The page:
Reports of a changed in the original BECD infection of cattle changed in early January with a higher mortality rate. Dairy workers were quickly infected with the same epsilon strain Reynolds carried, passing the infection on to more people. By the time animals were tested, the epsilon strain of BECD was found in swine, birds, and cattle as far north as Nebraska and as far east as Tennessee. By January 12, WHO declared BECD epsilon strain a worldwide pandemic.
The oversights that allowed veterinarian Harvey Reynolds to head research on BECD, bovine enteric coronavirus disease, while ill with multi-specie infecting H7N7 and the lack of follow up for the epsilon mutation in bovine herds were the last mistakes of the pandemic of 2039.
Once WHO, the CDC, and all other infectious disease agencies caught up with the unfolding pandemic, the response rolled out in well rehearsed fashion. Quarantine zones were created. Travel halted. In cities that were the most impacted, businesses were closed and military personnel trained in quarantine procedures delivered food and water rations.
This is not to say there was not significant deaths.
At its total reach, an estimated sixty percent of the worldwide population became ill, which meant over 5 billion people became ill with BECD during 2039. Symptoms could take up to ten days after exposure, and death resulted in four to six days after initial symptoms. The average death rate reached thirty-five percent. However in areas with poor follow up care or where the disease caused panic and abandonment of those who were ill, death rates from secondary causes elevated total deaths to over fifty percent of those infected. Still some pockets of the world never saw a single case of BECD. Over 1.3 billion people died from BECD or secondary infections such as pneumonia during 2039. The total population loss on the planet was 15%.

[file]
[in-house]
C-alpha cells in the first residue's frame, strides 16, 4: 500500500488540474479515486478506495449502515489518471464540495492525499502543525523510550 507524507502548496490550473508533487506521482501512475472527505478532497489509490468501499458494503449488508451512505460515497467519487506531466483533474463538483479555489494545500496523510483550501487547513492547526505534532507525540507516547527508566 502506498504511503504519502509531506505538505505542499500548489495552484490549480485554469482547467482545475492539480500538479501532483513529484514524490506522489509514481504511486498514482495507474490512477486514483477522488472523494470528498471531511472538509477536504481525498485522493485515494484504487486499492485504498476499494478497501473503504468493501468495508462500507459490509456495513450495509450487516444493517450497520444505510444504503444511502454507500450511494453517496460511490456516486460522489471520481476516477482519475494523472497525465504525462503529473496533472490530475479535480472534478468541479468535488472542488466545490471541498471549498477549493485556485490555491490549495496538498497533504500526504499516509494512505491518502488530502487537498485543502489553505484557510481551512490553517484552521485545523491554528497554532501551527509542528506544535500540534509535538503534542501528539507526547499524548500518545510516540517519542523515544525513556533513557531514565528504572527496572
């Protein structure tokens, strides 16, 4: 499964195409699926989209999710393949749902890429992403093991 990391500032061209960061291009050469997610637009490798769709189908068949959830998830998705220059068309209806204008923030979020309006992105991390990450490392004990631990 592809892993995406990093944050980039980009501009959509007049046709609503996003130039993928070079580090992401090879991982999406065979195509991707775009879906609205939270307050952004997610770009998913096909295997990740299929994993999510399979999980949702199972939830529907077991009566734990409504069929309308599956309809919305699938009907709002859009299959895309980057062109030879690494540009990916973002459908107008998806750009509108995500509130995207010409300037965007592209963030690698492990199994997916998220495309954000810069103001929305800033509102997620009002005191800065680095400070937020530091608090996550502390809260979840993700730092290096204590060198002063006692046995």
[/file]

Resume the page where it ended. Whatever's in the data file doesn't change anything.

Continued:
In the northern hemisphere, 2039 was a terrifying winter followed by a deadly spring. The pandemic built quickly, remaining ahead of all efforts to control it until mid-February. Quarantine methods felt draconian and the closures of businesses impacted worldwide economy, creating an instant recession.
The enforcement of quarantines fell most often to the military. Panicked citizens raided stores for supplies, congregated to demand answers, or held ill advised vigils seeking salvation beyond a doctor’s care. Major cities fell under martial law in order to maintain necessary controls while those in the countryside felt the least impacts, though were often left to fend for themselves for food and water supplies.
By mid-April, new infection rates had fallen and in early May, there were signs the pandemic was ending. Attention turned toward the southern hemisphere, which was just entering its fall season. BECD occurred in Brazil, Peru, Africa, India, and Australia during their fall, but had been contained before spreading.
Fears for a new mutation during winter in the southern hemisphere altered policies and created stronger quarantine and travel restrictions. The measures helped. Though BECD did flare worldwide throughout 2039, by the end of July the new infection rate approached zero and quarantines were being lifted in many areas throughout the northern hemisphere.
The worst was over. At least with BECD.
Health and Emergency agencies congratulated themselves for a proven response to stemming BECD infection. The pandemic feared since the beginning of the twenty-first century had finally happened. The world had survived even if the population fell to 7.3 billion.
New policies on health and working with infected animals were initiated and many cities reviewed guidelines to tighten enforcement of quarantines and to strengthen punishments if broken. When the impact of secondary infections became clear, health officials strategized new ways to ensure the most vulnerable would not be left to die, especially from preventable causes.
By August of 2039, attention turned to restoring the economy, fueled by campaigns to embrace a zest for life and health.